Although the practical implications of forgoing a fiscal blueprint are minimal, there are potentially steep political consequences for Spratt and his fellow budget writers no matter what they do.

If they fail to pass a budget, they’ll be portrayed as ineffective. But there could also be peril for other politically vulnerable Democratic lawmakers if they are forced to vote on a blueprint that’s covered in red ink.

The Senate Budget Committee’s version anticipates a deficit of nearly $1.3 trillion in fiscal 2011 — down a bit from the 2010 projection but an eye-popping figure nonetheless.

There’s little evidence to suggest that the failure to finish a joint House-Senate budget hurt incumbents in individual congressional races in 2002, 2004 or 2006, and then-Budget Committee Chairman Jim Nussle (R-Iowa) took more flak in his losing 2006 gubernatorial race for the deficit-spending blueprints he wrote than for failing to pass a budget.

But Republican political strategists say this year could be different — and not just because it would be the first time the House didn’t draft its own version at all.

“People are paying more attention now to things they didn’t before, like the debt and the deficit,” said Carl Forti, a veteran Republican message man. “The opportunity is there for the budget issue to be more of a concern than in any previous cycle.”

Edwards, who routinely wins by narrow margins in Texas’s conservative 17th District, doesn’t think voters will focus on the nonbinding congressional budget in November.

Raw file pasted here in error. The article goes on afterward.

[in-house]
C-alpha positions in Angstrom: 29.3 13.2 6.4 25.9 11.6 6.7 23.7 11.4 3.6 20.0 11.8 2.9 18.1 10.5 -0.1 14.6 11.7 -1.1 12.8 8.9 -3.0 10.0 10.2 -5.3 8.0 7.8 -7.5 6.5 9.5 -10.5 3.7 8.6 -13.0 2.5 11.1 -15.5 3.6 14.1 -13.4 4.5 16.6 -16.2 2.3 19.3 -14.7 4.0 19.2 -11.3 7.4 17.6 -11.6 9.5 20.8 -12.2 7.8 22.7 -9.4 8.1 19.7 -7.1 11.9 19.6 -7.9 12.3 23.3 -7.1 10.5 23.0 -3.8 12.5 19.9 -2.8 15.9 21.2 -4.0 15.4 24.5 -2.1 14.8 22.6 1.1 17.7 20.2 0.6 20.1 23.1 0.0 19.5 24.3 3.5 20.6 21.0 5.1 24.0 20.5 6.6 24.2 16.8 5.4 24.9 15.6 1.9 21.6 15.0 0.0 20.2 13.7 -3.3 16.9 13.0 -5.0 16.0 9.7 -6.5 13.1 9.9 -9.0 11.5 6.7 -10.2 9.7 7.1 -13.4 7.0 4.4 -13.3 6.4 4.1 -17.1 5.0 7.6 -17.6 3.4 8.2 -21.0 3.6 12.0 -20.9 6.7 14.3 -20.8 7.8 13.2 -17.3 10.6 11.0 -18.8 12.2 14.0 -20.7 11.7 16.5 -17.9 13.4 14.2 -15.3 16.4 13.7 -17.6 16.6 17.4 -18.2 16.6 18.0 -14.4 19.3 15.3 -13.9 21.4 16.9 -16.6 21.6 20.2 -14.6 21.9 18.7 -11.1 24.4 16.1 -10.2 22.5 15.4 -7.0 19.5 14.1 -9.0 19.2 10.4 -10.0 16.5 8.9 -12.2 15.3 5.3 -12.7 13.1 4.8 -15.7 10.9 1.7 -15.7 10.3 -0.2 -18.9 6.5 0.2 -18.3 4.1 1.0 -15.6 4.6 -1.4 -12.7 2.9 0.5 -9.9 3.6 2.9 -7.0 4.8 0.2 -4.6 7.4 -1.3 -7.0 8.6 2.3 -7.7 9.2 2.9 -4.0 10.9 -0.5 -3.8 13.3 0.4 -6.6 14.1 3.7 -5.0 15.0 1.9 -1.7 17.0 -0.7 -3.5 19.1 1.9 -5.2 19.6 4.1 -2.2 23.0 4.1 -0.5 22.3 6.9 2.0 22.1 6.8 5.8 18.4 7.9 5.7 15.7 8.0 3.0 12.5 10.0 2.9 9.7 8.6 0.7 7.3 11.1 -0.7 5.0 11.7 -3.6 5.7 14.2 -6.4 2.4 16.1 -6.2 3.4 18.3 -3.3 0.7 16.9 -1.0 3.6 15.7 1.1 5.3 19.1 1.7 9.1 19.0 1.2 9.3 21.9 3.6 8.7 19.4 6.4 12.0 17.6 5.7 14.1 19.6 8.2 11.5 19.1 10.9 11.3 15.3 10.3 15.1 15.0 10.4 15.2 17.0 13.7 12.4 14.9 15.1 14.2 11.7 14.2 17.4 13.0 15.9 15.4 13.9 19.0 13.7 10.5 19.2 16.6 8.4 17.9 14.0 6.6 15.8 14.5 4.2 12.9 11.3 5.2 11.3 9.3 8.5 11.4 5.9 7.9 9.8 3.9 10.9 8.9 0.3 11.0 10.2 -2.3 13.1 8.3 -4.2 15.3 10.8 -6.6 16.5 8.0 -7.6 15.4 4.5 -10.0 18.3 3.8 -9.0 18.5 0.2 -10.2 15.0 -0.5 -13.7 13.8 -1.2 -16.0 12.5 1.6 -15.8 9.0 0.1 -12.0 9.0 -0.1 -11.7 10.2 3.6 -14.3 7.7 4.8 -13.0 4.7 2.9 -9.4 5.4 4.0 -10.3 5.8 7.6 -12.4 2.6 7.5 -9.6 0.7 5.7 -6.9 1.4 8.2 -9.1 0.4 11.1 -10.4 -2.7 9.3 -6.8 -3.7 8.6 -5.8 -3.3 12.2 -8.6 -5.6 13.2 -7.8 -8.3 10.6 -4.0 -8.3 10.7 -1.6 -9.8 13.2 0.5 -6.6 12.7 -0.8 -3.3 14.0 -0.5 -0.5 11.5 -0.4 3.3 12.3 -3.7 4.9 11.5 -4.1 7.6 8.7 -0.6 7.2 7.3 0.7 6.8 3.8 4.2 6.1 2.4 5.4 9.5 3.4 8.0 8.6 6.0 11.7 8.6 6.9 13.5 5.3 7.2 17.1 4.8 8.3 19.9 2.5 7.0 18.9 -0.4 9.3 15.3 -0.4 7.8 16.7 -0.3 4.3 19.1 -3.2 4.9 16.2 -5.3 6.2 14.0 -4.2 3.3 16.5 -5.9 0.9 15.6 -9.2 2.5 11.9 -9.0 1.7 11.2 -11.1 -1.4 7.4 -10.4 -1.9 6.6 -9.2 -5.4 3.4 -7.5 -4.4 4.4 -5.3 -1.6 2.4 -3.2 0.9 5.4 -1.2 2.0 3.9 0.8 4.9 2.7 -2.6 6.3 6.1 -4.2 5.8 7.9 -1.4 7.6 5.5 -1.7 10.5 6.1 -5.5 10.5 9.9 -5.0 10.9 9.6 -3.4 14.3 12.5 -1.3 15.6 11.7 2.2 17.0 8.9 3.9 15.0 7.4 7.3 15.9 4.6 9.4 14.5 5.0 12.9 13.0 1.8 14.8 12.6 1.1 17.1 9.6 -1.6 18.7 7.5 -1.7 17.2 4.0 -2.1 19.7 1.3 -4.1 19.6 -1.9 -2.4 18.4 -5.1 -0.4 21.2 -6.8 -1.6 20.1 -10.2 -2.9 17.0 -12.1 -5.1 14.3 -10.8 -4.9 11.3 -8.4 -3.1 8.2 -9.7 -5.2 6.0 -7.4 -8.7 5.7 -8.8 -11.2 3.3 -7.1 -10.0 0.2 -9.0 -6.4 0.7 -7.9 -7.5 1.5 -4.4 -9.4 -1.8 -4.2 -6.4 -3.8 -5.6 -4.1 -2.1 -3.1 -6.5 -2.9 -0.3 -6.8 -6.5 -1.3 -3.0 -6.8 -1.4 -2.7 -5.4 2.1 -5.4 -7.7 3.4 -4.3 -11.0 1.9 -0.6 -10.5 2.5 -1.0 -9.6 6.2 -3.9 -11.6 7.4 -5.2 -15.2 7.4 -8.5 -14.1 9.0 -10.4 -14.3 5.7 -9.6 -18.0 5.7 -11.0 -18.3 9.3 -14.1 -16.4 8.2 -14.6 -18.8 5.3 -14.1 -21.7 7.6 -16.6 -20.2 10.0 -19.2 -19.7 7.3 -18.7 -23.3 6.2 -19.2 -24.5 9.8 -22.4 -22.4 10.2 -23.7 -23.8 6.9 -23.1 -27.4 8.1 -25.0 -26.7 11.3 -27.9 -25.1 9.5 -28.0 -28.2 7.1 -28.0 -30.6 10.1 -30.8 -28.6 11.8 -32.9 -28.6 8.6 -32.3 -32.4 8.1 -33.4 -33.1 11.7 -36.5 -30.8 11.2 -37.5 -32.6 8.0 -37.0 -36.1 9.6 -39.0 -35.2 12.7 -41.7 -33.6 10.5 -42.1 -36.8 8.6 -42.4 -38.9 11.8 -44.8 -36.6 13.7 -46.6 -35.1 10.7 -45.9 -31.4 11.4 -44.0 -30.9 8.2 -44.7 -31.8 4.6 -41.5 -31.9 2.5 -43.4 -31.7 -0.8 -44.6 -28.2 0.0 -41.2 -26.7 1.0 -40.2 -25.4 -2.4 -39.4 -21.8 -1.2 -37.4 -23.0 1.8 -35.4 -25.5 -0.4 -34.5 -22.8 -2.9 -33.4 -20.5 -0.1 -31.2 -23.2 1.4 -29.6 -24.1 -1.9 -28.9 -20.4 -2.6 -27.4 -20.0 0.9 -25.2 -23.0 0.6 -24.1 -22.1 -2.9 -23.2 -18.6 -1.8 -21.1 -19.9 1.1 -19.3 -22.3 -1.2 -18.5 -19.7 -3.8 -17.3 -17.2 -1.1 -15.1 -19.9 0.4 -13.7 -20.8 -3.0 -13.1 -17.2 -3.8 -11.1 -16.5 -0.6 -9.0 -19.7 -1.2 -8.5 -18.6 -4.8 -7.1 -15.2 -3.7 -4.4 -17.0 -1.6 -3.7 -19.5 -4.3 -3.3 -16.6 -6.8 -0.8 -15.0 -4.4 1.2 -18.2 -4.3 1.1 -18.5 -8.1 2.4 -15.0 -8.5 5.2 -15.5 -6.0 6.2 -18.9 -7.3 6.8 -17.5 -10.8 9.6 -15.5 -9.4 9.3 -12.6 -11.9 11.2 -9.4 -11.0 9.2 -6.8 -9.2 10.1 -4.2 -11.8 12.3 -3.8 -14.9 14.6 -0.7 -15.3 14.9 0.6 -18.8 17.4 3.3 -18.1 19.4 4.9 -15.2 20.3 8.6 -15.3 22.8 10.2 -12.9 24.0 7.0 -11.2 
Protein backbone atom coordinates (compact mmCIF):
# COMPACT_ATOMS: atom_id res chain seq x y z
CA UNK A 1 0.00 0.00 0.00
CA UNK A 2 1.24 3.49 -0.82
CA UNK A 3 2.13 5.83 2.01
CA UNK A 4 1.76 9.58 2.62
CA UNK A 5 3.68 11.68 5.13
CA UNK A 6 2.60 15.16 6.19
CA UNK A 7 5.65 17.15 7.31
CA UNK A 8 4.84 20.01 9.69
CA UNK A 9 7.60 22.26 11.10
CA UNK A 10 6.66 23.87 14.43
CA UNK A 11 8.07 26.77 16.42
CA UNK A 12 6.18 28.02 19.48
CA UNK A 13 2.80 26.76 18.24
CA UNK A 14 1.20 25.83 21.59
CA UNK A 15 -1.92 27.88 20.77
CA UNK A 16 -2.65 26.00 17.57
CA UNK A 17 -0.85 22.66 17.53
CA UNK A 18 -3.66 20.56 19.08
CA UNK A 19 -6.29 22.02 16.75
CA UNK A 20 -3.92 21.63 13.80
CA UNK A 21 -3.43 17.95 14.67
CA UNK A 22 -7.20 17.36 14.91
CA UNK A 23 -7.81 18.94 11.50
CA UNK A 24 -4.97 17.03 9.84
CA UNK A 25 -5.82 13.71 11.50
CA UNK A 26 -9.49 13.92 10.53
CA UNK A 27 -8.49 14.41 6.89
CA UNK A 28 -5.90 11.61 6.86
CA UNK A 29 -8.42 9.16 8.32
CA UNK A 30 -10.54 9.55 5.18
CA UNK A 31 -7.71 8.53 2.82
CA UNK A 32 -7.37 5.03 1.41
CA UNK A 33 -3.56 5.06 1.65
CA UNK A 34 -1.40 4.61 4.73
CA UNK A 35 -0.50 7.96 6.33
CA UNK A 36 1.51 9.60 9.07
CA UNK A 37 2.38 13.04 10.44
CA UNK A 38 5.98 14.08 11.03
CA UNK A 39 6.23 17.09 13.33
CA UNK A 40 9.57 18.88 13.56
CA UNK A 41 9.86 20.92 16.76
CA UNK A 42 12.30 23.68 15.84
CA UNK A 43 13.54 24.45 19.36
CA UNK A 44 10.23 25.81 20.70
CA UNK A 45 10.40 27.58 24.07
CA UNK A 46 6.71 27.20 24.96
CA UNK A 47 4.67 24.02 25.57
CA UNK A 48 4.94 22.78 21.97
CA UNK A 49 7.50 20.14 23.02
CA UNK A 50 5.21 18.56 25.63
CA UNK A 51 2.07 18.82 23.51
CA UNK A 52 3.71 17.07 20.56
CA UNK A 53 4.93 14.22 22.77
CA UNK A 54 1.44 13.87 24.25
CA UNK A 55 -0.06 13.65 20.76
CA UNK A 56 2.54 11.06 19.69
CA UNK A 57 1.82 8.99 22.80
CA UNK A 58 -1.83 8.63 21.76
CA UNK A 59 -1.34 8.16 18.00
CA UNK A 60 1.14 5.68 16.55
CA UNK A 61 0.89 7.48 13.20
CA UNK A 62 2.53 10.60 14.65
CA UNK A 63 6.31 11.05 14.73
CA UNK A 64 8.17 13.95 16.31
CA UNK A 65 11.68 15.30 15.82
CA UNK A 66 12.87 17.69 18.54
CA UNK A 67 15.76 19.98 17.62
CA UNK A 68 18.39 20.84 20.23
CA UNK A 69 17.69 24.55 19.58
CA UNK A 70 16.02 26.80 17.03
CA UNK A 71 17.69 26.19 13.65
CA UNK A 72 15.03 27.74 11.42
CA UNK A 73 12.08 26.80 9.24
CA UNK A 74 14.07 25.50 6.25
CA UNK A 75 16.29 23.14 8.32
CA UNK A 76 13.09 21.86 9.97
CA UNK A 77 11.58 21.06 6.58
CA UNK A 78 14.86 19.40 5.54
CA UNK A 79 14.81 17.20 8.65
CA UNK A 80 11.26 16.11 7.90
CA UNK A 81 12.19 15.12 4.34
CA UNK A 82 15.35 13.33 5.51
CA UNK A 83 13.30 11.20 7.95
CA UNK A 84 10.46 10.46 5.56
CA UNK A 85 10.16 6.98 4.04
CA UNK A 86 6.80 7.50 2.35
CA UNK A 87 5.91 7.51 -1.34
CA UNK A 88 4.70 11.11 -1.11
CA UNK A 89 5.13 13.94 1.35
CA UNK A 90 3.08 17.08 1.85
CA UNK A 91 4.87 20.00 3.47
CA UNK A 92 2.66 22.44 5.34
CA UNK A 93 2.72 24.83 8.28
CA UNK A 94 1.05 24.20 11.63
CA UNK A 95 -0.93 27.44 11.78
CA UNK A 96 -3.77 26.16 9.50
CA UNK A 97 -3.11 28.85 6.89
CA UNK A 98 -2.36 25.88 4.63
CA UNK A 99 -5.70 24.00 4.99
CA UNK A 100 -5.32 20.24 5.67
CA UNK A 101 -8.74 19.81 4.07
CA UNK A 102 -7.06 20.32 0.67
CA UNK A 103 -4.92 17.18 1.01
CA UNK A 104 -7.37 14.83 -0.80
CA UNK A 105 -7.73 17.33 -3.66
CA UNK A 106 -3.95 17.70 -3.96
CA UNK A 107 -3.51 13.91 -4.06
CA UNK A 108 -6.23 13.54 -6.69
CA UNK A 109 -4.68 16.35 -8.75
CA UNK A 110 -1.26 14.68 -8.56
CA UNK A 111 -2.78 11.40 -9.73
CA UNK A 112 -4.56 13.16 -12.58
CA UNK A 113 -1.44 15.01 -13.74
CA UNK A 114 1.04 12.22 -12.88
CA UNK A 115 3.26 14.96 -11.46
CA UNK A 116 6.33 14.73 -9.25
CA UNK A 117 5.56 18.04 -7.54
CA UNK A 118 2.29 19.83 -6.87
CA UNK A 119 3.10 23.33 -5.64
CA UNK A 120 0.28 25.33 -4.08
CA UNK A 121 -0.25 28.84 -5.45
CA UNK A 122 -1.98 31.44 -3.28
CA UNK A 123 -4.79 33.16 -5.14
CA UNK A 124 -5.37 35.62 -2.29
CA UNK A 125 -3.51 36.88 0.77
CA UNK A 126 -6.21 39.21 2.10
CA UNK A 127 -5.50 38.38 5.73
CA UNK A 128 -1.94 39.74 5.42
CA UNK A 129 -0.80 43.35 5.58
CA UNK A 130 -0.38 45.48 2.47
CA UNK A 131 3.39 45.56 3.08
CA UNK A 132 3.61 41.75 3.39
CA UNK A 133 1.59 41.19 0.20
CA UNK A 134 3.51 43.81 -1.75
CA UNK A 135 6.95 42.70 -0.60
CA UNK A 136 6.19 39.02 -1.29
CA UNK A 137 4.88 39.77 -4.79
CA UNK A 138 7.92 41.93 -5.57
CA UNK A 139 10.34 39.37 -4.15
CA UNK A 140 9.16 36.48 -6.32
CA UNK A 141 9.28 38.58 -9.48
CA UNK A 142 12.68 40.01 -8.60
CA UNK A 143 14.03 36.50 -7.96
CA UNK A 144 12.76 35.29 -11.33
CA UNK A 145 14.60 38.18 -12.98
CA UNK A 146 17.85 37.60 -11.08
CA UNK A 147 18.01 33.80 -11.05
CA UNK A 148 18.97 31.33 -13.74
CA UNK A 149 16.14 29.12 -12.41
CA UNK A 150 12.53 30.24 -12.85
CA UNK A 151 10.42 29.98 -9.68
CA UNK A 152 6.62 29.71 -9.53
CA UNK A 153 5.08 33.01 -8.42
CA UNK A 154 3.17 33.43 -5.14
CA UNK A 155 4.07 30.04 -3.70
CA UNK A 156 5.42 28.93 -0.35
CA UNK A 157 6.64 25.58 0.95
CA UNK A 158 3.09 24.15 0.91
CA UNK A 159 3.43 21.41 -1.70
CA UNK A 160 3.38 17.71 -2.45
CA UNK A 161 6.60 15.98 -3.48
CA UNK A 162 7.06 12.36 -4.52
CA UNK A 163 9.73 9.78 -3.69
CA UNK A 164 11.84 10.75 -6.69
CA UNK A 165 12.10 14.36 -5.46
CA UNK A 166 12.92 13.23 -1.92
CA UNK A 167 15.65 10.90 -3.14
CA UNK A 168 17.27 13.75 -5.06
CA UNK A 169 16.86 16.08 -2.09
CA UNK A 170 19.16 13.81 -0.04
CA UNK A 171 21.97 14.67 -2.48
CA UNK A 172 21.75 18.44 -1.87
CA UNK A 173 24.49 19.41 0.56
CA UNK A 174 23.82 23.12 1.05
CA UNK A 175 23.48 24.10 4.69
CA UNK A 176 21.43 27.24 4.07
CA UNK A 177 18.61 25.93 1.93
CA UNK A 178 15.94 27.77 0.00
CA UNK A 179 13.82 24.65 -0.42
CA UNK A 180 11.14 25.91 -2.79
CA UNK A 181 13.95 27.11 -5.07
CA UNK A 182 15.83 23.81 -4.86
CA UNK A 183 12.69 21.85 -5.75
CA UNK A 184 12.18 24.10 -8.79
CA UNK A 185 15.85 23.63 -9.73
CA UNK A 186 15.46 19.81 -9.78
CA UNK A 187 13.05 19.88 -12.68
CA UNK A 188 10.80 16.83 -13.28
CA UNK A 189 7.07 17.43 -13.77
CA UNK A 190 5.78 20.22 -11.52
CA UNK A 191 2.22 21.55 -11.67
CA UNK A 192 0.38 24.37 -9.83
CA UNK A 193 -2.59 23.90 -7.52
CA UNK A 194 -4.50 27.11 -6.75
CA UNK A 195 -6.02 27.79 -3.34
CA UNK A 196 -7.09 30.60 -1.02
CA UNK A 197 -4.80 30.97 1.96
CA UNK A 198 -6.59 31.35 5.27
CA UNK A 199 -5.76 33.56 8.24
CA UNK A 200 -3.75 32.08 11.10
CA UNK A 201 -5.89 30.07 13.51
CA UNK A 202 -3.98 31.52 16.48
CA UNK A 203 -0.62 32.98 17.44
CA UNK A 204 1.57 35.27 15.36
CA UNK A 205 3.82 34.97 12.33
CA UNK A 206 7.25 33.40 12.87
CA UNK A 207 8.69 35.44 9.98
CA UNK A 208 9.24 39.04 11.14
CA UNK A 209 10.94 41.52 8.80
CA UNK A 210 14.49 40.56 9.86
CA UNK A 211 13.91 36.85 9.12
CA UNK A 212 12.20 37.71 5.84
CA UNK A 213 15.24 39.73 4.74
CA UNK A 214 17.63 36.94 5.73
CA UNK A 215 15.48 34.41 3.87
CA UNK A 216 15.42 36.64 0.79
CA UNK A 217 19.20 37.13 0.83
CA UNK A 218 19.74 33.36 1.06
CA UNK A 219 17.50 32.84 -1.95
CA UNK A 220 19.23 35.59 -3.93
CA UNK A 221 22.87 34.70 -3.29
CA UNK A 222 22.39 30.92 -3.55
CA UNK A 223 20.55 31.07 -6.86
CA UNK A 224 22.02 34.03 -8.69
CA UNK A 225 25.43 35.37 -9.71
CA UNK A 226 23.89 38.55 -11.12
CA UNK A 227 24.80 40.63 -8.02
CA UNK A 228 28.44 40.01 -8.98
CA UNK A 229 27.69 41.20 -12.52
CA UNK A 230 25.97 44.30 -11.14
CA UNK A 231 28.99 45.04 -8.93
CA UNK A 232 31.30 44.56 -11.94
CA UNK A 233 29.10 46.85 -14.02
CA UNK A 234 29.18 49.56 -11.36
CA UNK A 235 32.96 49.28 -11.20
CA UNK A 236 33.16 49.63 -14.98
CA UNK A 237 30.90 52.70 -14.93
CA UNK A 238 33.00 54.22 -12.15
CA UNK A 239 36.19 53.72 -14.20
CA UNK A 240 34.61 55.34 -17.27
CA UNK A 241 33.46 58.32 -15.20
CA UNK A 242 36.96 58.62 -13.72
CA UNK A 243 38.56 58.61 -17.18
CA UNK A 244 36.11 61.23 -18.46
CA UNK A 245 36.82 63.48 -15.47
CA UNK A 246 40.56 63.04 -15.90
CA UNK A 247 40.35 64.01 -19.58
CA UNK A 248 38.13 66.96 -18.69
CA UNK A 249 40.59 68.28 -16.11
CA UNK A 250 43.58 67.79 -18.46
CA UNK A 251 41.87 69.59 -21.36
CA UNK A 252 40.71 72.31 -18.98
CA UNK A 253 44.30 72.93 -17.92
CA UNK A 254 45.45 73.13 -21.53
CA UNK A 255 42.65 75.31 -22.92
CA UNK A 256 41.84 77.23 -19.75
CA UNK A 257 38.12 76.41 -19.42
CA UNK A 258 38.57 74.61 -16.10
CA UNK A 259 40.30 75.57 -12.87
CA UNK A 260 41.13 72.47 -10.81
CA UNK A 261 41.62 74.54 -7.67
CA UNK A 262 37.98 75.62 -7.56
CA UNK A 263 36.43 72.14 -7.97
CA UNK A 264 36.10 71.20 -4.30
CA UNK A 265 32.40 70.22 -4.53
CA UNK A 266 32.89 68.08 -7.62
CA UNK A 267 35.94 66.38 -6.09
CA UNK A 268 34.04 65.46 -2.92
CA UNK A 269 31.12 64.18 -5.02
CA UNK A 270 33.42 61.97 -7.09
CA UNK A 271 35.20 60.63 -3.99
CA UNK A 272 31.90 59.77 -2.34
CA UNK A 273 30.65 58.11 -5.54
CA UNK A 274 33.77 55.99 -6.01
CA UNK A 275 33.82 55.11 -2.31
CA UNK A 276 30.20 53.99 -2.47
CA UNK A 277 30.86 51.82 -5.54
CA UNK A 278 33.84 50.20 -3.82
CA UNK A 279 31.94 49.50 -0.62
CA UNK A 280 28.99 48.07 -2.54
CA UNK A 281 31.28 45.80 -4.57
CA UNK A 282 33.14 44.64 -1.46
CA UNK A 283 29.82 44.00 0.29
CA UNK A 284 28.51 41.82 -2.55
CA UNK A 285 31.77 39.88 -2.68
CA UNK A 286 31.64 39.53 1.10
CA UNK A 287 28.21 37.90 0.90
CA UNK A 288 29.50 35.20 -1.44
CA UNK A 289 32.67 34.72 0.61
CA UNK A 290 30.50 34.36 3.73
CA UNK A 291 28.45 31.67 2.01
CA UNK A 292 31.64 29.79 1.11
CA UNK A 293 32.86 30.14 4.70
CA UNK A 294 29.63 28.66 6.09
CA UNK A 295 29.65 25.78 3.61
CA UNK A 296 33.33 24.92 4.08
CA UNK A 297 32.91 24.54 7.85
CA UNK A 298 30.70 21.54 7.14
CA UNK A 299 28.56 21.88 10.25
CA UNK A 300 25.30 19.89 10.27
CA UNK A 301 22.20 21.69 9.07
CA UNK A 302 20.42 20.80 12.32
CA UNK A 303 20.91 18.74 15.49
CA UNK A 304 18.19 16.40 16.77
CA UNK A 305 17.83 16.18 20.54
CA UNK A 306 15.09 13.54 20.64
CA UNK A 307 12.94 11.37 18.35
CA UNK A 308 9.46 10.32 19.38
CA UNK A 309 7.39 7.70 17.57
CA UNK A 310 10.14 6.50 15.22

“Chet’s constituents care about his work to protect and create jobs for our district, and the latest Flores attack on budget process has gained zero traction in Texas,” Edwards spokeswoman Megan Jacobs said.

The refrain from Democratic leaders right now is simple: “We’re working on it.”

“If they do get a budget, it would be quite an accomplishment, but I wouldn’t rule out the possibility,” said James R. Horney, a former congressional budget aide who works at the liberal Center on Budget and Policy Priorities.

But the window for action is closing; appropriators can begin moving forward with their spending bills as early as May 15 if a budget is not in place.

Once that happens, what little appetite exists for a budget among rank-and-file Democrats is sure to fade.

If Democrats don’t vote on new numbers, Republicans see a potent and easy-to-explain campaign issue. “Unlike Washington Democrats, the average middle-class family doesn’t have the option of simply deciding not to have a budget because they don’t feel like it,” NRCC spokesman Paul Lindsay said. “You can chalk this up to one more feature of an irresponsible and out-of-touch Democrat majority that Republican candidates will continue to highlight.”

Democratic Rep. Charlie Melancon, who is running for the Senate in Louisiana, may have spared himself the brunt of the fiscal-irresponsibility attack by jumping off the House Budget Committee in March, contending that he was spread too thin.

“Given the increased commitments I have made to my state, I resign, effective immediately, from the Committee on the Budget,” he wrote in a letter to the House. “It has truly been a pleasure to work with Chairman Spratt and the many dedicated members that care passionately about getting our nation’s fiscal house in order.”